Last week it was also the septic tank. I want to mention this one because of the money involved. Here we use these tanks that have air bubblers in them. There are no municipal sewer treatment plants. There are no leach field septic systems. There is very little ground water. So, when the compressor that puts the bubbles in the septic system fails, an alarm goes off. About a week ago, our alarm went off.
I managed to get the compressor off the tank and took it apart to see if it might be something simple I could fix. It wasn't simple. Both small diaphram pumps had totally disintegrated. Looked like this :
I won't bore you with all the things wrong with this pump. But for example, that black piece under the o-ring on the lower right.... it's not supposed to have a big hole in the center of it. You are not supposed to be able to see the workbench top through it. The diaphram that is still bolted to the shaft is supposed to be there in the middle of that black plastic housing. This sucker was broken.
So, seeing I could no way glue this thing together, I got the model number and got on the phone to find a replacement pump. Second place I called actually had one in stock! Wow, (I thought) this is my lucky day! So I asked the price.
One thousand, five hundred and eighty seven dollars..... and fifty cents. I had him repeat it to be sure I didn't miss a decimal by several places. I didn't.
Yep, $ 1,587.50. And that's for the part. Doesn't include the installation. Another few hundred for a house call, I imagine. Oh my!
Well, you know pretty much what I did next. After recovering from my jaw hitting the floor on that pump price. (And marking that particular supply company off all future lists as a potential supplier. I even x-ed them out of the yellow pages.) I decided to do some info digging. Comparison shopping, as it were. I made some more calls. I contacted the architect who designed our house and he remembered the name of the guy that our contractor bought the system from originally. I called this guy up and while he did not have a replacement pump in stock he said he could get one in a week or so for only $875. This was actually good news. Oh, not the $875 vs. $1,587.50 part. Nope. I mean, that did tell me that I was not going to have to pay anywhere near that first price for a pump but the important info there was that the septic system could survive for a week or so without a pump. I didn't know that. I had some time before things started to go really bad. Whew. This is my first experience with this kind of aerobic system. So I got on the internet.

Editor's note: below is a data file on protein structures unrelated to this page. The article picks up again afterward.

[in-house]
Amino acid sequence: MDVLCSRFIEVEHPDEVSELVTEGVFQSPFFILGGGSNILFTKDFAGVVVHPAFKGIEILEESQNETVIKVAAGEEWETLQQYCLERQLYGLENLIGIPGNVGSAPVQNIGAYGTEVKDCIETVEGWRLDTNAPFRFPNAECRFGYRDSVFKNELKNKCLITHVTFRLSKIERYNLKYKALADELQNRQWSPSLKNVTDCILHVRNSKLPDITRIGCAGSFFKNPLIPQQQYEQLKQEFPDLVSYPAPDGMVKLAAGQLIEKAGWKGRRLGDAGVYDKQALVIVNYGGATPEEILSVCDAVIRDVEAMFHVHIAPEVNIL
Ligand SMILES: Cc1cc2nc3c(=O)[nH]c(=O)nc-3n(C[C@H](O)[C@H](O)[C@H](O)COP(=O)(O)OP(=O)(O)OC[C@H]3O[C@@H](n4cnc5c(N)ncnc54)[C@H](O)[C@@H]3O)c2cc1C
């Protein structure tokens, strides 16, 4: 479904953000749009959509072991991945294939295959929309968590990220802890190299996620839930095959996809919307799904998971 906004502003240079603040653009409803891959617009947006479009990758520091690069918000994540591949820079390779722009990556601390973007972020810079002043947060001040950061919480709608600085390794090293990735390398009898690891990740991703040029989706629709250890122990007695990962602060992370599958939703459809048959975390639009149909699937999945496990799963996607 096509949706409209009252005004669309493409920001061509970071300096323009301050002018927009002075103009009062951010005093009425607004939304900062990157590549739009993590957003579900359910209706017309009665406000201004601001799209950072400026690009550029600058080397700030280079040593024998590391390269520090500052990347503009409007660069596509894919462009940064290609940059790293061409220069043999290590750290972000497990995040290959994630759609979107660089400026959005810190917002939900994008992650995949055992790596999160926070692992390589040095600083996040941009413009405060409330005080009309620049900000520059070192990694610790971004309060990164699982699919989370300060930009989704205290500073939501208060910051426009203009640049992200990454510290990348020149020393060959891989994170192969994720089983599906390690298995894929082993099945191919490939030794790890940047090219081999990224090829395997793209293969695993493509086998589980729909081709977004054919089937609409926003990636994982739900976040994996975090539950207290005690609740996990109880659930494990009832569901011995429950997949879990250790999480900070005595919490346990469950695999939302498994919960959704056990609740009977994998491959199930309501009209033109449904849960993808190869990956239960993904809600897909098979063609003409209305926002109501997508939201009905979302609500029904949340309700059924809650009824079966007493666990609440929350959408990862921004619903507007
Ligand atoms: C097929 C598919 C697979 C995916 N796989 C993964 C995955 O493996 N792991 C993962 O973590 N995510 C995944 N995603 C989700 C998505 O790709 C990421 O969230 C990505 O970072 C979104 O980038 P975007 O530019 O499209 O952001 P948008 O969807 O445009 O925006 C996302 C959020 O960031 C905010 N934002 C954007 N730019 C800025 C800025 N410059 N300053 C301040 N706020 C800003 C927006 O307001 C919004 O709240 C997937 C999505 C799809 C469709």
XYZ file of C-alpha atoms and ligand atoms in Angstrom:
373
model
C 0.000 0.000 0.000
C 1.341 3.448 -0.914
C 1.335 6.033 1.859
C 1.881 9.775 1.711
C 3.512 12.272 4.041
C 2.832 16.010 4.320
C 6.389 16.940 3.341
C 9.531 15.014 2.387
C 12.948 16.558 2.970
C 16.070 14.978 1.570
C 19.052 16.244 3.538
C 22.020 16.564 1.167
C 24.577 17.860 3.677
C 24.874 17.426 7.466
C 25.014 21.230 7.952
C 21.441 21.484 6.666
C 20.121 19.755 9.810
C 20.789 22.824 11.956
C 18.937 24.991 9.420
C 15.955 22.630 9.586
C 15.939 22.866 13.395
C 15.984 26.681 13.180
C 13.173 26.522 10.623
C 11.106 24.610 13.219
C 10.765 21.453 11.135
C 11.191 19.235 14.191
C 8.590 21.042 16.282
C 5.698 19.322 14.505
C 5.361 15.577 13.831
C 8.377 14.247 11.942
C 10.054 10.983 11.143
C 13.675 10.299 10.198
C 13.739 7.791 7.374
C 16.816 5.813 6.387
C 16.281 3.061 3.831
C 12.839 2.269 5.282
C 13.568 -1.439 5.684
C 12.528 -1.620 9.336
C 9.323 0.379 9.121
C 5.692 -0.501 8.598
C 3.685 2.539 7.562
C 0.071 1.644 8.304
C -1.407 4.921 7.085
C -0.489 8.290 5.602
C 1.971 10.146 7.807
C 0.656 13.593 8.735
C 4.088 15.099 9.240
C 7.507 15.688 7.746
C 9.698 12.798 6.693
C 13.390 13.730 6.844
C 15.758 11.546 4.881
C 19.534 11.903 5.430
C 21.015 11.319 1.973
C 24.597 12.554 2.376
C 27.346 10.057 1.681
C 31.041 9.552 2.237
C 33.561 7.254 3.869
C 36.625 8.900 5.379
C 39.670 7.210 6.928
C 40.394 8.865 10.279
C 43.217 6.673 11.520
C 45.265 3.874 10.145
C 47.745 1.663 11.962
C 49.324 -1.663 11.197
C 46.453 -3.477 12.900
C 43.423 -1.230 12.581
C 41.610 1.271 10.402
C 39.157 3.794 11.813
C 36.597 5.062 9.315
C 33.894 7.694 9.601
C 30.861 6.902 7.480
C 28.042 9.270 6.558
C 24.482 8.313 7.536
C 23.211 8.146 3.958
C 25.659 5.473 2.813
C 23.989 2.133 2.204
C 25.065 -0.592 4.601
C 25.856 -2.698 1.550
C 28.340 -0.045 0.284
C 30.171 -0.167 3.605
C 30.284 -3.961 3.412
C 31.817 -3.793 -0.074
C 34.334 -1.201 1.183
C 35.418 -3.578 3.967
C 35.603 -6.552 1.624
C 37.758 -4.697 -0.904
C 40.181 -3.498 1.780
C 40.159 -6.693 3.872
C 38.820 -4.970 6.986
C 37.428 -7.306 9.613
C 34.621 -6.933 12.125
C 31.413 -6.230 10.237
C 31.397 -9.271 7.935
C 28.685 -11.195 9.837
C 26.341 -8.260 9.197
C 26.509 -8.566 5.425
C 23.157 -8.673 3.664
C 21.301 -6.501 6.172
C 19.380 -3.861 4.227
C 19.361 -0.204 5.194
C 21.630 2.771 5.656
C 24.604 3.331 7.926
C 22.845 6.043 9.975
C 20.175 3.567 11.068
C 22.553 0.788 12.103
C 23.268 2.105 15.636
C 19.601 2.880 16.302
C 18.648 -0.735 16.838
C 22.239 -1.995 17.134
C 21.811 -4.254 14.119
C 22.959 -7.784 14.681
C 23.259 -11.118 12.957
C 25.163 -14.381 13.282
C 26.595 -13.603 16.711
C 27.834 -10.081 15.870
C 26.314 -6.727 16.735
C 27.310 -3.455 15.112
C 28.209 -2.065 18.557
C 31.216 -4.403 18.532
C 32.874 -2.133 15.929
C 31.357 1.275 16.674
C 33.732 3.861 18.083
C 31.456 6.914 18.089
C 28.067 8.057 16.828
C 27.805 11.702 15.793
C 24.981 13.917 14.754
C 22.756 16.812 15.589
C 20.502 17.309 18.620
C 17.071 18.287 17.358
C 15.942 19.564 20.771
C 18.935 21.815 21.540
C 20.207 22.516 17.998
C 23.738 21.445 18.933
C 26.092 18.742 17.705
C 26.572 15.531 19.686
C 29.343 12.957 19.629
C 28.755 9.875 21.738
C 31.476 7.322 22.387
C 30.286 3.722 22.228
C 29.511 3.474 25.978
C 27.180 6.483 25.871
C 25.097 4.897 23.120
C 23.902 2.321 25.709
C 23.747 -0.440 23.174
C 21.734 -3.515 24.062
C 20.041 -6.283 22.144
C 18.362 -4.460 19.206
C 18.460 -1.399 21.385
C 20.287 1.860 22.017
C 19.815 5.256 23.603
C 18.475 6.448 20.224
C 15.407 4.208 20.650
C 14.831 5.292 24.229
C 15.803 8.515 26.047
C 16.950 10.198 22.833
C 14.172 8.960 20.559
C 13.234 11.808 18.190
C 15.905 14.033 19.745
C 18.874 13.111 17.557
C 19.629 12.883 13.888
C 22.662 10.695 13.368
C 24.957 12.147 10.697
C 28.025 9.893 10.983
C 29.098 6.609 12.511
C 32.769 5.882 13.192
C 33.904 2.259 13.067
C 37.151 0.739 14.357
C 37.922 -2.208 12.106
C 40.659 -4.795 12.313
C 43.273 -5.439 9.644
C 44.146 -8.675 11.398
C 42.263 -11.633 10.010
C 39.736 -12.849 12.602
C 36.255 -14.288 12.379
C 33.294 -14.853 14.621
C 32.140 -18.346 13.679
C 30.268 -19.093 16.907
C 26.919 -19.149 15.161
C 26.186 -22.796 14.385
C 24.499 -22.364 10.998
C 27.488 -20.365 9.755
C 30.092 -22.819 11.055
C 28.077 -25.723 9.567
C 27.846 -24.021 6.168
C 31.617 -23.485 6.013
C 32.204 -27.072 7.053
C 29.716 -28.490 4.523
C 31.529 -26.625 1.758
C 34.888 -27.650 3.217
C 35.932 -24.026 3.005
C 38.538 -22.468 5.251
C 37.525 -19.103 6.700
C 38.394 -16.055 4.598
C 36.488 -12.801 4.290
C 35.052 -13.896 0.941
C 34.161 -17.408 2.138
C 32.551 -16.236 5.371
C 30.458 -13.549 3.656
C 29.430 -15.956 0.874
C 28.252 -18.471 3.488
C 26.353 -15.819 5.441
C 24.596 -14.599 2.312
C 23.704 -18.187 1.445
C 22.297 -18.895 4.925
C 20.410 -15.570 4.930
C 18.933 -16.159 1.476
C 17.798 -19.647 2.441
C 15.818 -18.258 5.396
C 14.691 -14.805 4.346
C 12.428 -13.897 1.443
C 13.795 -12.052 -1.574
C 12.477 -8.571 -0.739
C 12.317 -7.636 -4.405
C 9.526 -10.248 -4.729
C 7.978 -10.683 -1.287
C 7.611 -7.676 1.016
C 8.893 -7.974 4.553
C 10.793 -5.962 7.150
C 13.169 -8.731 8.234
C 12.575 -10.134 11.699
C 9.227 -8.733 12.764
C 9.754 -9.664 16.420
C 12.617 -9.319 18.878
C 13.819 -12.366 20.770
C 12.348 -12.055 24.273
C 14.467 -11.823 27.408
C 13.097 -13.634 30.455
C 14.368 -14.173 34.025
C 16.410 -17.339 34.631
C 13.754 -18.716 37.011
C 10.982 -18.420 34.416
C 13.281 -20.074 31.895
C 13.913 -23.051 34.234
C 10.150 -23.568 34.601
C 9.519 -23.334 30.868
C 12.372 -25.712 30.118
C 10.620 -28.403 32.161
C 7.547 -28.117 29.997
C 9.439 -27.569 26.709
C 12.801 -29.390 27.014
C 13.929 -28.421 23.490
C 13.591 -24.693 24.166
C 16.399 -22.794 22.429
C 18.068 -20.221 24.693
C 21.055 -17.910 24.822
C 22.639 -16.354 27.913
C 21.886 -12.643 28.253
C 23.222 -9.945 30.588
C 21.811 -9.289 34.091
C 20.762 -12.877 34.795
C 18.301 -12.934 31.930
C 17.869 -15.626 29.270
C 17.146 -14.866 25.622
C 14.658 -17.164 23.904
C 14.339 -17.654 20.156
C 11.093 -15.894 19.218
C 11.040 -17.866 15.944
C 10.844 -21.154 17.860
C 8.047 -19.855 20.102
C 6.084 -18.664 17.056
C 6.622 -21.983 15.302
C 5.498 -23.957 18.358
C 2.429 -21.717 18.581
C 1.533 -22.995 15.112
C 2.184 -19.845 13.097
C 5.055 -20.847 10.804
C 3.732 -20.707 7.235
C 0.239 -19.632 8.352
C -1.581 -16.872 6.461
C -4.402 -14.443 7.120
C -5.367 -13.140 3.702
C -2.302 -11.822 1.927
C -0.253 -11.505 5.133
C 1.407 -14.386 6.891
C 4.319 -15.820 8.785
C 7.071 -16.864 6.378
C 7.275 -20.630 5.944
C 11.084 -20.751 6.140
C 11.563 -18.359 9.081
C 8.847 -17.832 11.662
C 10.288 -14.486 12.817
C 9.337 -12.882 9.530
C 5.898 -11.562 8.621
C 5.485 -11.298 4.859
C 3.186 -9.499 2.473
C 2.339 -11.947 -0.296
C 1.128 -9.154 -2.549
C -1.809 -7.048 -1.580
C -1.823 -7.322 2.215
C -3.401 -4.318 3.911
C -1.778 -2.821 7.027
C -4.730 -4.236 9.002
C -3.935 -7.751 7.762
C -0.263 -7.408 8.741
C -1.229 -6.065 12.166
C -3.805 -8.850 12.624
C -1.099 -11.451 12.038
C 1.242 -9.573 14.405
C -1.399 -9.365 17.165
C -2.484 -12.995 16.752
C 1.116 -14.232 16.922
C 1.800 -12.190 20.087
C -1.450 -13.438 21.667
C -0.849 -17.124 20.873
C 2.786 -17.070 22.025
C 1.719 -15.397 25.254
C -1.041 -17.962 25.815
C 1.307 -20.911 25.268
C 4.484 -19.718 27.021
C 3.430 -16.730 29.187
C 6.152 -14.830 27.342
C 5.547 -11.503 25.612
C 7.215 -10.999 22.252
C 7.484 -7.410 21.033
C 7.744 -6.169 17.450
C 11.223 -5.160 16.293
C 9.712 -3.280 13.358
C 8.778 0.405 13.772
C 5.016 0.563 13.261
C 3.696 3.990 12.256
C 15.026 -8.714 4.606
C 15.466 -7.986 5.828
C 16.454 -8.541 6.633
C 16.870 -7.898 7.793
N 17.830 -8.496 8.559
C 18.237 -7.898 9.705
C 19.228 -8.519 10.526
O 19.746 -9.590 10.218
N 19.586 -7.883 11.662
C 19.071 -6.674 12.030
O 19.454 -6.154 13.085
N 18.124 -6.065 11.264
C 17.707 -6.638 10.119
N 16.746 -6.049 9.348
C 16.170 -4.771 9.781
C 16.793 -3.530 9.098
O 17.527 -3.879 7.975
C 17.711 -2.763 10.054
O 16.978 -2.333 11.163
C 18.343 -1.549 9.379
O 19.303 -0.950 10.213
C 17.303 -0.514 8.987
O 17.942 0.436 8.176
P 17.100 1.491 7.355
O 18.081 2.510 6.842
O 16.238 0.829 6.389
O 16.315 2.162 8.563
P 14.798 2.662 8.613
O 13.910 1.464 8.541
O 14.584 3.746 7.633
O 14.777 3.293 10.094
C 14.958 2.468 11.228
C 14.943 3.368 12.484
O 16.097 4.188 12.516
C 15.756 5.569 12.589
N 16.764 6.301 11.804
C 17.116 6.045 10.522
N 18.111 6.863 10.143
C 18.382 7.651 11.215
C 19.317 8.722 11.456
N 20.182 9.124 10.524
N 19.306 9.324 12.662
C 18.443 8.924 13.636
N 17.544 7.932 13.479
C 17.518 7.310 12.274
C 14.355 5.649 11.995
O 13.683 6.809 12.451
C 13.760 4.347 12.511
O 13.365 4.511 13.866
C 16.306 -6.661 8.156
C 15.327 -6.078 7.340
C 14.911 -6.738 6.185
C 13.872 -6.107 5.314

And lo and behold, within a few minutes, I found a place that a.) had a pump in stock for $ 319, b.) was accustomed to shipping internationally on a credit card, c.) used UPS, and MOST importantly, d.) also had a pump rebuild kit for $110.
Yeehaaaw. From being a nervous wreck about a failed septic system and looking at sixteen hundred bucks for a new pump, within six hours I had a rebuild kit on the way for $ 110. Two days later, UPS called and even including freight and duty, my total cost to import the parts was about $230.
Strangely enough, by the way, UPS is typically faster getting stuff to us here than Fed Ex is. That is because Fed Ex ships stuff past us, down to Puerto Rico where it gets on a plane a day later and heads back up to us. UPS ships out of Miami, and it comes directly here without going over us and down to San Juan first. Several times now we have ordered something shipped UPS and had it here within 48 hours. Fed Ex will be three days, at the absolute earliest. This is the kind of stuff one learns to pay attention to when living in a country like this. Oh, UPS is cheaper too.